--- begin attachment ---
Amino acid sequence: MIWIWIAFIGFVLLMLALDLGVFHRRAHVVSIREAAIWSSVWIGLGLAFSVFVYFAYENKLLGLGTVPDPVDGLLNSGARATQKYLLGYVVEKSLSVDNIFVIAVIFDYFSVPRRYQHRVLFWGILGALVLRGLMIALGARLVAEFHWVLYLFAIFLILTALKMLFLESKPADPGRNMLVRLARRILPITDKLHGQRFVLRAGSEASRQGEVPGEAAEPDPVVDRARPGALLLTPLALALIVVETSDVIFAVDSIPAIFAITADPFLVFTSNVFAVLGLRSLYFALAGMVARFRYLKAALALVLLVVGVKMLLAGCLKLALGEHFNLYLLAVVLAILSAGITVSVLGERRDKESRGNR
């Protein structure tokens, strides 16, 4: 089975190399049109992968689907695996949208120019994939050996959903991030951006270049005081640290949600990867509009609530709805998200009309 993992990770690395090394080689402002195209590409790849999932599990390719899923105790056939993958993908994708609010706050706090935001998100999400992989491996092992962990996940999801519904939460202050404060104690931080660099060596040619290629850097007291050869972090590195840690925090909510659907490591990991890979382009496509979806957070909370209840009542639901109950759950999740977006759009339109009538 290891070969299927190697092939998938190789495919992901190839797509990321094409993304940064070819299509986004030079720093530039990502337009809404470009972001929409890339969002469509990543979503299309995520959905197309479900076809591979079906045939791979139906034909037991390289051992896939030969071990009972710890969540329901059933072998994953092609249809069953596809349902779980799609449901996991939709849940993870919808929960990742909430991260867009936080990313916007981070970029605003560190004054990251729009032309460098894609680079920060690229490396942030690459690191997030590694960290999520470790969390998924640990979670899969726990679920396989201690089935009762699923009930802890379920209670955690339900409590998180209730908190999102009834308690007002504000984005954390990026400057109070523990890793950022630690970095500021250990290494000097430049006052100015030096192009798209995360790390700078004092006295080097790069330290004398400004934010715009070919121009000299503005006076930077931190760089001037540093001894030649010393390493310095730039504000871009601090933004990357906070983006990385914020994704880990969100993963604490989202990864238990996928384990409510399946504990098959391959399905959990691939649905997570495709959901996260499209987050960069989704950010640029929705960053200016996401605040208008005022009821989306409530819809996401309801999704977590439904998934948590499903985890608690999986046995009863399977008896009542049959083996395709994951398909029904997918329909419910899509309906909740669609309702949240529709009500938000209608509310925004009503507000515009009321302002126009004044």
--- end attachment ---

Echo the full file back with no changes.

Amino acid sequence: MIWIWIAFIGFVLLMLALDLGVFHRRAHVVSIREAAIWSSVWIGLGLAFSVFVYFAYENKLLGLGTVPDPVDGLLNSGARATQKYLLGYVVEKSLSVDNIFVIAVIFDYFSVPRRYQHRVLFWGILGALVLRGLMIALGARLVAEFHWVLYLFAIFLILTALKMLFLESKPADPGRNMLVRLARRILPITDKLHGQRFVLRAGSEASRQGEVPGEAAEPDPVVDRARPGALLLTPLALALIVVETSDVIFAVDSIPAIFAITADPFLVFTSNVFAVLGLRSLYFALAGMVARFRYLKAALALVLLVVGVKMLLAGCLKLALGEHFNLYLLAVVLAILSAGITVSVLGERRDKESRGNR
């Protein structure tokens, strides 16, 4: 089975190399049109992968689907695996949208120019994939050996959903991030951006270049005081640290949600990867509009609530709805998200009309 993992990770690395090394080689402002195209590409790849999932599990390719899923105790056939993958993908994708609010706050706090935001998100999400992989491996092992962990996940999801519904939460202050404060104690931080660099060596040619290629850097007291050869972090590195840690925090909510659907490591990991890979382009496509979806957070909370209840009542639901109950759950999740977006759009339109009538 290891070969299927190697092939998938190789495919992901190839797509990321094409993304940064070819299509986004030079720093530039990502337009809404470009972001929409890339969002469509990543979503299309995520959905197309479900076809591979079906045939791979139906034909037991390289051992896939030969071990009972710890969540329901059933072998994953092609249809069953596809349902779980799609449901996991939709849940993870919808929960990742909430991260867009936080990313916007981070970029605003560190004054990251729009032309460098894609680079920060690229490396942030690459690191997030590694960290999520470790969390998924640990979670899969726990679920396989201690089935009762699923009930802890379920209670955690339900409590998180209730908190999102009834308690007002504000984005954390990026400057109070523990890793950022630690970095500021250990290494000097430049006052100015030096192009798209995360790390700078004092006295080097790069330290004398400004934010715009070919121009000299503005006076930077931190760089001037540093001894030649010393390493310095730039504000871009601090933004990357906070983006990385914020994704880990969100993963604490989202990864238990996928384990409510399946504990098959391959399905959990691939649905997570495709959901996260499209987050960069989704950010640029929705960053200016996401605040208008005022009821989306409530819809996401309801999704977590439904998934948590499903985890608690999986046995009863399977008896009542049959083996395709994951398909029904997918329909419910899509309906909740669609309702949240529709009500938000209608509310925004009503507000515009009321302002126009004044």